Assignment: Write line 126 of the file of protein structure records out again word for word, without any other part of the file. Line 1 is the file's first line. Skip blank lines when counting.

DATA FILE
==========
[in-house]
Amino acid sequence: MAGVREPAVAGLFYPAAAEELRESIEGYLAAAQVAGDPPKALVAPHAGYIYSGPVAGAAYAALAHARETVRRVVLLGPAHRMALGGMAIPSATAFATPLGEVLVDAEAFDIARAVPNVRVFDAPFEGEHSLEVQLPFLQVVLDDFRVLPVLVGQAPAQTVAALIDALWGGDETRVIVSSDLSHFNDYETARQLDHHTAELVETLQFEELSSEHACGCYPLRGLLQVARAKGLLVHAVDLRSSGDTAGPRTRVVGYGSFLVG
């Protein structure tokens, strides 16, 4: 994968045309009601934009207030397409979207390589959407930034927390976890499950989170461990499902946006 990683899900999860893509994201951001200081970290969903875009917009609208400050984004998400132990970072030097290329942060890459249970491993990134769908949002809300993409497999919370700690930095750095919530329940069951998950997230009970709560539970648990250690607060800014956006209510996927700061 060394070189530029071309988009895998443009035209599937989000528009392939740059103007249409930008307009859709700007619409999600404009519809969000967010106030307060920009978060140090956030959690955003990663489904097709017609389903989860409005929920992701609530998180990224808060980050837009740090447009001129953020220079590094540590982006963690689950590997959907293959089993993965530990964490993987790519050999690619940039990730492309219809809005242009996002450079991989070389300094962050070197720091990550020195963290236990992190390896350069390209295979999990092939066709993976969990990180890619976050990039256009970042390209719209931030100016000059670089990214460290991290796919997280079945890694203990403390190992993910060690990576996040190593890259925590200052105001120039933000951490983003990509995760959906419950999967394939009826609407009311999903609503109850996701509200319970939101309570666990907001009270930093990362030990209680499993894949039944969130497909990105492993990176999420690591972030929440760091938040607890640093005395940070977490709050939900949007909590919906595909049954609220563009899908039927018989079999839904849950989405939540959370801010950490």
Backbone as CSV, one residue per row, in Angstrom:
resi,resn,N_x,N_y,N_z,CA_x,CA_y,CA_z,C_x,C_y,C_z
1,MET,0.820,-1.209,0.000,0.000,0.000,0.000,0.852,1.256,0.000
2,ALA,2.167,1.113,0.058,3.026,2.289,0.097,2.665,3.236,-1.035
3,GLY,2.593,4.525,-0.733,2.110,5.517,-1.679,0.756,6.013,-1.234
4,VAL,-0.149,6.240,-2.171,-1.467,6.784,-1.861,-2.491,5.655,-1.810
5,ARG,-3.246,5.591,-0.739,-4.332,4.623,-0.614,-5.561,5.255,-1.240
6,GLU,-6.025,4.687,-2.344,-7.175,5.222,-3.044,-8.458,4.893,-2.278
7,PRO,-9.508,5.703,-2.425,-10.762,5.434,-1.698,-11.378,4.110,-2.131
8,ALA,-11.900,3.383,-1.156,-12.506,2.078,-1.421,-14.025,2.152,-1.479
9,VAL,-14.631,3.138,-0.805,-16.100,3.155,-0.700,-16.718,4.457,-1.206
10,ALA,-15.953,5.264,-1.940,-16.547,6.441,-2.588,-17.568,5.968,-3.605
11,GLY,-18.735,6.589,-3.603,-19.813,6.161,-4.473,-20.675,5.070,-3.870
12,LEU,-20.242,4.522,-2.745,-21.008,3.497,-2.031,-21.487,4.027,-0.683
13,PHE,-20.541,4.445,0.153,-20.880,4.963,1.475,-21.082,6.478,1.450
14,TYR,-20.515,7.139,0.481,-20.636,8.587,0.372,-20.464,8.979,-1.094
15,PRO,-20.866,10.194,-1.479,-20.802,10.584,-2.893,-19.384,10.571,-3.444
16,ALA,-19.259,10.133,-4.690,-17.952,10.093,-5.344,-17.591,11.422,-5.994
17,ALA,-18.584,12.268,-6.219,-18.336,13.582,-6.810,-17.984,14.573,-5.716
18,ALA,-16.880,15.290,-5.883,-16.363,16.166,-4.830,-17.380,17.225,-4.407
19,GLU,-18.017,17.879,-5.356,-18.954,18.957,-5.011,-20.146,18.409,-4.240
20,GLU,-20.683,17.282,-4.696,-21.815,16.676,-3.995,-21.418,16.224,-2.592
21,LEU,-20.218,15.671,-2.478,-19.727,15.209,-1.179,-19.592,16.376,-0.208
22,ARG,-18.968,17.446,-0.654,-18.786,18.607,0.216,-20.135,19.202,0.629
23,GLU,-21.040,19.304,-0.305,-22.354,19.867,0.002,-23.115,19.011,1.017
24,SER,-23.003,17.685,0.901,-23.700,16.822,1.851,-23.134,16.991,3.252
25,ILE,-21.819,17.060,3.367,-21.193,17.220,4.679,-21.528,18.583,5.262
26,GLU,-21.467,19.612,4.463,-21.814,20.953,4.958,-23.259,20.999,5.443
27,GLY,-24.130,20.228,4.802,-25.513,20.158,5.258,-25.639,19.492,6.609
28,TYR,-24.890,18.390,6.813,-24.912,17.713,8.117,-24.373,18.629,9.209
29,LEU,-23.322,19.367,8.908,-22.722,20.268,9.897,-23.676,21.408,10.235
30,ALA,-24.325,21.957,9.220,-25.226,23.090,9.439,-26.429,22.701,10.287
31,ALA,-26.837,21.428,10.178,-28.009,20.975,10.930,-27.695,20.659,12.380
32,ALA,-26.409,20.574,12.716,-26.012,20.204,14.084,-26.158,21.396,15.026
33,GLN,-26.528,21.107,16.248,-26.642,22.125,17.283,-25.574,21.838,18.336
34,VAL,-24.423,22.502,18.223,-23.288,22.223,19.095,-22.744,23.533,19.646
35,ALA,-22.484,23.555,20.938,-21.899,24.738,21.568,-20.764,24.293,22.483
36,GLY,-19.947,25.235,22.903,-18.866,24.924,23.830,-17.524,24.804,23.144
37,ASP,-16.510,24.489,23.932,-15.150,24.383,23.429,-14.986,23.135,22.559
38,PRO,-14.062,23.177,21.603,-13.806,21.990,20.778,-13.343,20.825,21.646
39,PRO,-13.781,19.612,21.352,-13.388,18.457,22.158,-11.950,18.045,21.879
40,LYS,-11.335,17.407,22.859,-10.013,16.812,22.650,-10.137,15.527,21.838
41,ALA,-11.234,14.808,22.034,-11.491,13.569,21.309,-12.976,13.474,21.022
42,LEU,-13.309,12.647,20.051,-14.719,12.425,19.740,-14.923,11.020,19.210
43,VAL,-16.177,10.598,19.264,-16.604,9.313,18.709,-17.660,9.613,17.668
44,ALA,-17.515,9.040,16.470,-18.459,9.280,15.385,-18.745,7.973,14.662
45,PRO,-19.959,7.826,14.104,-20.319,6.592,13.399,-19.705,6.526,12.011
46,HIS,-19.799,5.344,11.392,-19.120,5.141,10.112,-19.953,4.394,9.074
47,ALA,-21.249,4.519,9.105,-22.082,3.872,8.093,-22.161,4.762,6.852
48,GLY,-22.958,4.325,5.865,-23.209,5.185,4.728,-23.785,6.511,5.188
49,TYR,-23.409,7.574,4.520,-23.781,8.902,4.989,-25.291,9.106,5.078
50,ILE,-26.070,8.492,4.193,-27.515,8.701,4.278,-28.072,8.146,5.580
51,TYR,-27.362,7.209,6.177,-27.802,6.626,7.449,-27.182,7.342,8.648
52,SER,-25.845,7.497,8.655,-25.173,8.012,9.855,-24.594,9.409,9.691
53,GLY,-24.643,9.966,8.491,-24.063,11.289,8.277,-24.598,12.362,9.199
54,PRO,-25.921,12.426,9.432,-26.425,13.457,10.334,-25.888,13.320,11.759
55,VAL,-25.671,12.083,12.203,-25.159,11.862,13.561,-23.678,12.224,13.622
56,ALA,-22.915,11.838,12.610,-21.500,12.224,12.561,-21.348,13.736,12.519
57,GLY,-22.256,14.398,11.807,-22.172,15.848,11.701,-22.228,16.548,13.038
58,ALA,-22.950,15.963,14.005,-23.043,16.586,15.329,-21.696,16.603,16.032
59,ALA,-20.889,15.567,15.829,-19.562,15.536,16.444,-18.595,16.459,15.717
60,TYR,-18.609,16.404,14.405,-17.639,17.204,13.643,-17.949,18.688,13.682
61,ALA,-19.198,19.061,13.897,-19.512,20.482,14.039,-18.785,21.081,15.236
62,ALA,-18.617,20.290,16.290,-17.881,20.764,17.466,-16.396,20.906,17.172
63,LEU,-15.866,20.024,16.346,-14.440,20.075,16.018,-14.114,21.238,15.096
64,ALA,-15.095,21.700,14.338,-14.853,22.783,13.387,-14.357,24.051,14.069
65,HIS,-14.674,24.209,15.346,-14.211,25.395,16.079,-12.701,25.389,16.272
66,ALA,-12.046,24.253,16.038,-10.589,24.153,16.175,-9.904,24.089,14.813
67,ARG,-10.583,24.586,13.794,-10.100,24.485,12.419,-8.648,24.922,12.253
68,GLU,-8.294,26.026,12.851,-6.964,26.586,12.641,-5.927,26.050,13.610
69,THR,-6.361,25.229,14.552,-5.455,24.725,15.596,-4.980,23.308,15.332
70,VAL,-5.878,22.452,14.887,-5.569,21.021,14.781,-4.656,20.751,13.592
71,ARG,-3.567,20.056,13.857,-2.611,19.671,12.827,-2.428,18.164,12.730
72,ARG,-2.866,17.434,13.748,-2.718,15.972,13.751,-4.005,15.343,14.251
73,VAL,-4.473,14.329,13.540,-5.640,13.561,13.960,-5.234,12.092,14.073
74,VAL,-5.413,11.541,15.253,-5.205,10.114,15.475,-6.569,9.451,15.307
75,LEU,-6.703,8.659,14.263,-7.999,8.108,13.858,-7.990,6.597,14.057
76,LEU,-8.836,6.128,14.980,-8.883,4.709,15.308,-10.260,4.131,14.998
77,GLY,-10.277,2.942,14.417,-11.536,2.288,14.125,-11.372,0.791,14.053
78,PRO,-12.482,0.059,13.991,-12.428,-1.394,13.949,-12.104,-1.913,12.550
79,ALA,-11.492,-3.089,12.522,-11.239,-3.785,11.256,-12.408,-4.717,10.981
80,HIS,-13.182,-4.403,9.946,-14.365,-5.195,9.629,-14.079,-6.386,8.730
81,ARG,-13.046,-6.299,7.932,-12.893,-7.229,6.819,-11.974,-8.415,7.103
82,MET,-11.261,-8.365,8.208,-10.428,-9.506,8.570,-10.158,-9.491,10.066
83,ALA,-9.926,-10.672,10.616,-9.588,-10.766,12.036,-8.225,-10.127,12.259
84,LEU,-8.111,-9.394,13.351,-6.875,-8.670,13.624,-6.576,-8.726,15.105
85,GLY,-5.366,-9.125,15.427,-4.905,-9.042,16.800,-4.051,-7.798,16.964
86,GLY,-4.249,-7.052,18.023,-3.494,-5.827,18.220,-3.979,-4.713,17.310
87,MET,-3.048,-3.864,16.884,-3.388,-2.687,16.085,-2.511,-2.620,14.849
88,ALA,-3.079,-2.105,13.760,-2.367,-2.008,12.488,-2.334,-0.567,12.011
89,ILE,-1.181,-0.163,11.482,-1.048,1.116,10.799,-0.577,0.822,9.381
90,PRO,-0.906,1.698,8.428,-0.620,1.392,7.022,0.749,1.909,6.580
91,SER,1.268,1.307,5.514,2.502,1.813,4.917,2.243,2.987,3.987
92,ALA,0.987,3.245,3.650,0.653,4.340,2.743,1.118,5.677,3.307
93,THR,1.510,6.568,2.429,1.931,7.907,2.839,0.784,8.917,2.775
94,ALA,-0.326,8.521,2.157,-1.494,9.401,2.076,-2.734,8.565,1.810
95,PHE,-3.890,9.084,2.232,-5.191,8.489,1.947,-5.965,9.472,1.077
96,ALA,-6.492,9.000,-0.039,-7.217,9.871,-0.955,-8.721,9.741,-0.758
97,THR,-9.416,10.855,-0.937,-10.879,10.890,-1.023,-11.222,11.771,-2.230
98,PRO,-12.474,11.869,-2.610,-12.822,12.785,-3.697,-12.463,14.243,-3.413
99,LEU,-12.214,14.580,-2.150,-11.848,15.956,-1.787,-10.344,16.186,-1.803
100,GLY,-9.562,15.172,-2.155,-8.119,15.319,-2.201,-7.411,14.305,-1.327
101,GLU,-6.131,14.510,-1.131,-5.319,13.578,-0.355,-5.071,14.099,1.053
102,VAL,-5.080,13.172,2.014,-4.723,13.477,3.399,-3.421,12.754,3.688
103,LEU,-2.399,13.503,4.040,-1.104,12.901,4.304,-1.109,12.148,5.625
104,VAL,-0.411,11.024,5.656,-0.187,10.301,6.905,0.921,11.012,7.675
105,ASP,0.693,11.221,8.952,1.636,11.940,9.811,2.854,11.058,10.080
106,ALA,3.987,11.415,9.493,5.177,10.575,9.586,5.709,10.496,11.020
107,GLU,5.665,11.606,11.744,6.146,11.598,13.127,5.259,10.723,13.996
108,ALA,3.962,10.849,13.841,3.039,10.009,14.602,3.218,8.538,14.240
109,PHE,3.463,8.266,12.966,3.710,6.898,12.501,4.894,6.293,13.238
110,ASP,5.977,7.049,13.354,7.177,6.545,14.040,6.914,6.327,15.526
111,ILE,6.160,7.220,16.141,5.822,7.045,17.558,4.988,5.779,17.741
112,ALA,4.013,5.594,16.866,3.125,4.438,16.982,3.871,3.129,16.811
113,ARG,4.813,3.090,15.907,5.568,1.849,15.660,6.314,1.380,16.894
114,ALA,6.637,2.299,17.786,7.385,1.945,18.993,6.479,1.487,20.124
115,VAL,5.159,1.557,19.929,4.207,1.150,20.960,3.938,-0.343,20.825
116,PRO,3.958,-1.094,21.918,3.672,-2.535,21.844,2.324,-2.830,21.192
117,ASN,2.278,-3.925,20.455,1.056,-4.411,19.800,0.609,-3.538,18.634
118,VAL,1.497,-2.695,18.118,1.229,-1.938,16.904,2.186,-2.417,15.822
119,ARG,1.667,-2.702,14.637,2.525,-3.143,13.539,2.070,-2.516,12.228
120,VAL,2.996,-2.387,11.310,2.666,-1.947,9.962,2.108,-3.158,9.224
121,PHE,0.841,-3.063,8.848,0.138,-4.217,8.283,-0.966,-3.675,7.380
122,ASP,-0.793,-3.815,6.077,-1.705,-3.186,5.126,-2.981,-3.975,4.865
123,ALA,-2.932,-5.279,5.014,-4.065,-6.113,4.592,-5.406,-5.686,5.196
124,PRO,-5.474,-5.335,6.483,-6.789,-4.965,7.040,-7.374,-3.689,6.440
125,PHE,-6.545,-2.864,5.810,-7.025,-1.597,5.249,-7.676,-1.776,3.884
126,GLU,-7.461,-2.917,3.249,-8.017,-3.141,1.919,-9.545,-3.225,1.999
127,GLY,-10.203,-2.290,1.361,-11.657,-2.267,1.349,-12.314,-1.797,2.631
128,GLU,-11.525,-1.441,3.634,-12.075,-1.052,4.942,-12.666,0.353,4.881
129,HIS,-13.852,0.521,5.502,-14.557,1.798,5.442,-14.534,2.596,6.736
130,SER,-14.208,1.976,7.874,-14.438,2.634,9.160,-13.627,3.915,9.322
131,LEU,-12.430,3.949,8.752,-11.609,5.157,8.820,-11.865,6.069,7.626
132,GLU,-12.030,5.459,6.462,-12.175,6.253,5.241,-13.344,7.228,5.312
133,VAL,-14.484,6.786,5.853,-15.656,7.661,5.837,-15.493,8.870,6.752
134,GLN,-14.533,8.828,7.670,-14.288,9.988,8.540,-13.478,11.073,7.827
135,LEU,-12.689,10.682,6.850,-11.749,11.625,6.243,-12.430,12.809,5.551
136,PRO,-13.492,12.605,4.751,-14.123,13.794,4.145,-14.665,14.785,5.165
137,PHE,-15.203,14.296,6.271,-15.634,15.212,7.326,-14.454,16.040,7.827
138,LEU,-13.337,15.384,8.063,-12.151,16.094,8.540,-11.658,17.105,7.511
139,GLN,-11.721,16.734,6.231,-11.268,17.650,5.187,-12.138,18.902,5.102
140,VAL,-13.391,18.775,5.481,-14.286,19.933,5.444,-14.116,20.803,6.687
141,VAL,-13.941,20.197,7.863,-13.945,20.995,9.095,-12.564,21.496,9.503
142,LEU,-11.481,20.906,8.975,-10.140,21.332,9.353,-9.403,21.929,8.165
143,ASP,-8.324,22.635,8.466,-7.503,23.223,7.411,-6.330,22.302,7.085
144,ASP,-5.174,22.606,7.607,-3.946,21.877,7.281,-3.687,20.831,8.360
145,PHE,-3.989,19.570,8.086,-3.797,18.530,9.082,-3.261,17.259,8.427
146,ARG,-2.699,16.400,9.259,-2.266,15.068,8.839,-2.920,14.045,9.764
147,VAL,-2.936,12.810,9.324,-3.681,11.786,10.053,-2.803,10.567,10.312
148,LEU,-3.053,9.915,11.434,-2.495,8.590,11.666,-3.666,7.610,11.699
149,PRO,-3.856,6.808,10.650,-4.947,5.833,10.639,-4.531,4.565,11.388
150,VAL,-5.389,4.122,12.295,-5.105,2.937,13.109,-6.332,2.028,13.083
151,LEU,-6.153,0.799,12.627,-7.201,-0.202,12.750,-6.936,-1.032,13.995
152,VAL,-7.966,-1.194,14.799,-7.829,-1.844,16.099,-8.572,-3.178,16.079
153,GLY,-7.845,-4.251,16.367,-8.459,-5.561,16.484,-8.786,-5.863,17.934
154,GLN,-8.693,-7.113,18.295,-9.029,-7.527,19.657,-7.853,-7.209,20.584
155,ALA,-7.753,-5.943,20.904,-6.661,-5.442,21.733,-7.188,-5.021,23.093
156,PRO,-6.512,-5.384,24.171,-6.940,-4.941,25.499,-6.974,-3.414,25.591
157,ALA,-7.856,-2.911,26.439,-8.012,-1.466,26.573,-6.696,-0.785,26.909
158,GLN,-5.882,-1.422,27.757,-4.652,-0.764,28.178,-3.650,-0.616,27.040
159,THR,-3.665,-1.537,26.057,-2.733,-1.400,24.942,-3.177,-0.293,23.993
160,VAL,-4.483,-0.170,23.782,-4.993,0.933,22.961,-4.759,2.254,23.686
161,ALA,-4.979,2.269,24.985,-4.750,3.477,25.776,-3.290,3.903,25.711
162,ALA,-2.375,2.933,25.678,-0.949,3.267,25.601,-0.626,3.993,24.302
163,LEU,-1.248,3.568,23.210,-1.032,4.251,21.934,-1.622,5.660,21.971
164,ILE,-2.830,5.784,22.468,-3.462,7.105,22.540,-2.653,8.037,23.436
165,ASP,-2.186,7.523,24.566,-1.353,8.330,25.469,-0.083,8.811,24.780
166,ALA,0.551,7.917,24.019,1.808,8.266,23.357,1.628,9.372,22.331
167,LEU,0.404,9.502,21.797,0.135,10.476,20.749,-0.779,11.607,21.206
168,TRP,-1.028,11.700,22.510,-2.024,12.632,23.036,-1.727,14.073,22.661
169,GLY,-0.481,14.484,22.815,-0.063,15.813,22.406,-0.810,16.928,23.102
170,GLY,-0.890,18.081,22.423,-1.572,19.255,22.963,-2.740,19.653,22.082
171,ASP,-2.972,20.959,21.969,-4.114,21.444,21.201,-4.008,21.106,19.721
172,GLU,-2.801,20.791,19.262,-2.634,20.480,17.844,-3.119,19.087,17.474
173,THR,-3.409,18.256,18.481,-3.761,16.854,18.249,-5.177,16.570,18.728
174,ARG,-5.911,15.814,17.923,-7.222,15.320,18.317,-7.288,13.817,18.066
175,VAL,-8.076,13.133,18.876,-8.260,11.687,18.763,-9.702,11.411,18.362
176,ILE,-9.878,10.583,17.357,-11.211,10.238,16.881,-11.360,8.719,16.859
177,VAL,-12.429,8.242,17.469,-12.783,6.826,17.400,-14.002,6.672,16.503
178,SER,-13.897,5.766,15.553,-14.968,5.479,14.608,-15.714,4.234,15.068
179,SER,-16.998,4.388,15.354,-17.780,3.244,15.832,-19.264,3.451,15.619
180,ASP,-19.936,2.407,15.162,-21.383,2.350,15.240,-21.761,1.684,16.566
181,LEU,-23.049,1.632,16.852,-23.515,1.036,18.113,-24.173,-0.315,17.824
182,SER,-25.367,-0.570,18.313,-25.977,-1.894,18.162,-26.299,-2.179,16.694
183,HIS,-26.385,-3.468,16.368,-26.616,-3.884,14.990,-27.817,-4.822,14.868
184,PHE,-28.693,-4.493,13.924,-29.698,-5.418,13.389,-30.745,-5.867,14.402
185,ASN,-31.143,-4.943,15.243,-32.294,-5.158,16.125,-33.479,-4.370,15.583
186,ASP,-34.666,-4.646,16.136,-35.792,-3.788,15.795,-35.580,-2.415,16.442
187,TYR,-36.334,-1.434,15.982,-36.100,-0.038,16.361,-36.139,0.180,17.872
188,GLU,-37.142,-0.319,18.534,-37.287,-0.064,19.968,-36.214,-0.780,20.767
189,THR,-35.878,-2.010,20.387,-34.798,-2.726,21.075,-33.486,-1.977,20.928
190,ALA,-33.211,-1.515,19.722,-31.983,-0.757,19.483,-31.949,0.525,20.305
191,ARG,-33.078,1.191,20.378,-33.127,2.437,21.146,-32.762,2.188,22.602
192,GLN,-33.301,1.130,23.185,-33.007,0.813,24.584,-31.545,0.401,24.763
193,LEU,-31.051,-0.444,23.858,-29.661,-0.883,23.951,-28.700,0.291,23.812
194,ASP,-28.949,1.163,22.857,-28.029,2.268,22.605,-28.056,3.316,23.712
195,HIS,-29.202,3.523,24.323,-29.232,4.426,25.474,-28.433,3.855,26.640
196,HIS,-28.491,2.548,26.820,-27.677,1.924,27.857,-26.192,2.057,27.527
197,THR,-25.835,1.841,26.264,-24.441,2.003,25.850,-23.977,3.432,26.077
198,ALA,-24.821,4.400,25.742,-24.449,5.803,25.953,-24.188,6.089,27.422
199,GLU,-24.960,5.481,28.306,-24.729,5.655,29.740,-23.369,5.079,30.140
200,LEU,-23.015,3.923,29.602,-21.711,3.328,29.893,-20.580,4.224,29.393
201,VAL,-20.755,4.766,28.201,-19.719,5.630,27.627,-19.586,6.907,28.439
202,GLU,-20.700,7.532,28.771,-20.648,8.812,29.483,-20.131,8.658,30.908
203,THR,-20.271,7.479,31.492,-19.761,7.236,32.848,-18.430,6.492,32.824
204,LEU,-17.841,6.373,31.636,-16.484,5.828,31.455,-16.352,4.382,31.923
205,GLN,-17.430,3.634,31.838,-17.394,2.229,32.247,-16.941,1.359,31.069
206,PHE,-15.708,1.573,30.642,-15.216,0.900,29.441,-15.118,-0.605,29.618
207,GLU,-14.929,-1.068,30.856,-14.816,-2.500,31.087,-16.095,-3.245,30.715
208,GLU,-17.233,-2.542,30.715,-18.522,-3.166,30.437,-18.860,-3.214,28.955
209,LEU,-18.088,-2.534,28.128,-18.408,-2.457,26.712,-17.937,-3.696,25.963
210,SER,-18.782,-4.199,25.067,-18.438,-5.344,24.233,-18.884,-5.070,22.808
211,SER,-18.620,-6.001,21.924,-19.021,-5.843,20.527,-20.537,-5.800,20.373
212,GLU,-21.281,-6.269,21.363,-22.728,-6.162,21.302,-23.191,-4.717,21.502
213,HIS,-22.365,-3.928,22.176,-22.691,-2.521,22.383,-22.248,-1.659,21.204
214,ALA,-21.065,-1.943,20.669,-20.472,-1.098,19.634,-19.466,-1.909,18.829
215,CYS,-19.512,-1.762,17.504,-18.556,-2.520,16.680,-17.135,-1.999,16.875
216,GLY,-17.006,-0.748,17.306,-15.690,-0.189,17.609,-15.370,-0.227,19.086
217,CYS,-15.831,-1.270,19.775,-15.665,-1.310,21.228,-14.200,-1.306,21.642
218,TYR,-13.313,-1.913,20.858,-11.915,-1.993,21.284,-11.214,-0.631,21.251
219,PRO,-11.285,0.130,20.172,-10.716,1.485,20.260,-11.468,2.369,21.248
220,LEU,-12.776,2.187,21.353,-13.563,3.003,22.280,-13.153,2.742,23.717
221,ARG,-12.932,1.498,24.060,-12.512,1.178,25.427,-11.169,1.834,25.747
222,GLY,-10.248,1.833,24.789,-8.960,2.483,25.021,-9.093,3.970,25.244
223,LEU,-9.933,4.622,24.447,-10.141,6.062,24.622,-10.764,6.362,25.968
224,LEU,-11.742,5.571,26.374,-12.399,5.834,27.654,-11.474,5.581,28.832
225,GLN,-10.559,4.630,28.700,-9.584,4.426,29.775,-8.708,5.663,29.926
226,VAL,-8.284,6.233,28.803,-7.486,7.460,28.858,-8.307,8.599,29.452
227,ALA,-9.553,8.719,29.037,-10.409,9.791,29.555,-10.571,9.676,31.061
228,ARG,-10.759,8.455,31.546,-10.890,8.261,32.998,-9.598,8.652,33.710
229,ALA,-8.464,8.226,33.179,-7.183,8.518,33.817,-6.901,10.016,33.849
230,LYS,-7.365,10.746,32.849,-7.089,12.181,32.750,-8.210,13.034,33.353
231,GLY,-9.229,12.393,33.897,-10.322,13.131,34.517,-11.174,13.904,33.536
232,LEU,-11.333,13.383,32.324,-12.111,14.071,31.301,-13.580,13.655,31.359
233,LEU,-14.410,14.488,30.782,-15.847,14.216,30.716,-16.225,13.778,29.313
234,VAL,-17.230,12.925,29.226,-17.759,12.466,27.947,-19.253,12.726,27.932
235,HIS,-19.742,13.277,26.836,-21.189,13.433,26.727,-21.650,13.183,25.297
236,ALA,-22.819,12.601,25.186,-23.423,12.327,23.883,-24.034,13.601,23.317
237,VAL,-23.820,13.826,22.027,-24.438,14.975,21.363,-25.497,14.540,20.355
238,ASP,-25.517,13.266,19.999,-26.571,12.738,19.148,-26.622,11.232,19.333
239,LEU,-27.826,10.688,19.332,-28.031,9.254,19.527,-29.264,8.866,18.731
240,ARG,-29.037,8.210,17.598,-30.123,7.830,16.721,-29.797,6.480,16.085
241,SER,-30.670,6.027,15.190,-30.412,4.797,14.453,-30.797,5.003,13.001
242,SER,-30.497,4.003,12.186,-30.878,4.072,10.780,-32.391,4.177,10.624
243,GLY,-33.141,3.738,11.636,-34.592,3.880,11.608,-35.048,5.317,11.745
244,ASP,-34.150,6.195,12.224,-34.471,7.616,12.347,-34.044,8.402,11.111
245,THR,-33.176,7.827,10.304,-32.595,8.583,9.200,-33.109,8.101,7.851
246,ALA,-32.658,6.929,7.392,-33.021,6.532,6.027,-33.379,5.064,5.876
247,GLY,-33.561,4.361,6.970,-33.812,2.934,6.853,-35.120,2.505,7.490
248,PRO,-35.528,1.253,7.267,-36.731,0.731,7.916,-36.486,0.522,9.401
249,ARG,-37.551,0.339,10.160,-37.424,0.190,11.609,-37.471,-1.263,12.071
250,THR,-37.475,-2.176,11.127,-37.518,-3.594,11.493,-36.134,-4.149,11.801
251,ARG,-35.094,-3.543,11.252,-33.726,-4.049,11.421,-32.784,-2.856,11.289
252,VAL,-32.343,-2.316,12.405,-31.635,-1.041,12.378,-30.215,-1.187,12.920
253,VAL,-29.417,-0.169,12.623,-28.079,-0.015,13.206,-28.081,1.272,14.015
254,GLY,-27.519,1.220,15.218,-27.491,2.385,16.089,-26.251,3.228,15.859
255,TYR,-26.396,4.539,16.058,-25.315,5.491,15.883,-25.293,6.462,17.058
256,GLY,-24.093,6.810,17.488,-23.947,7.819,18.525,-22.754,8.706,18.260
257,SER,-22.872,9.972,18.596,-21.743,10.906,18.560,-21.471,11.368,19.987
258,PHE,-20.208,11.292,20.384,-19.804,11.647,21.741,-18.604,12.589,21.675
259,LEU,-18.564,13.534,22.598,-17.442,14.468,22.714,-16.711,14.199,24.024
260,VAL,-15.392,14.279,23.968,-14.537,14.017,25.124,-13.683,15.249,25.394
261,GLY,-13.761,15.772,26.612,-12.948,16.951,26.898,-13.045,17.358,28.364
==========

121,PHE,0.841,-3.063,8.848,0.138,-4.217,8.283,-0.966,-3.675,7.380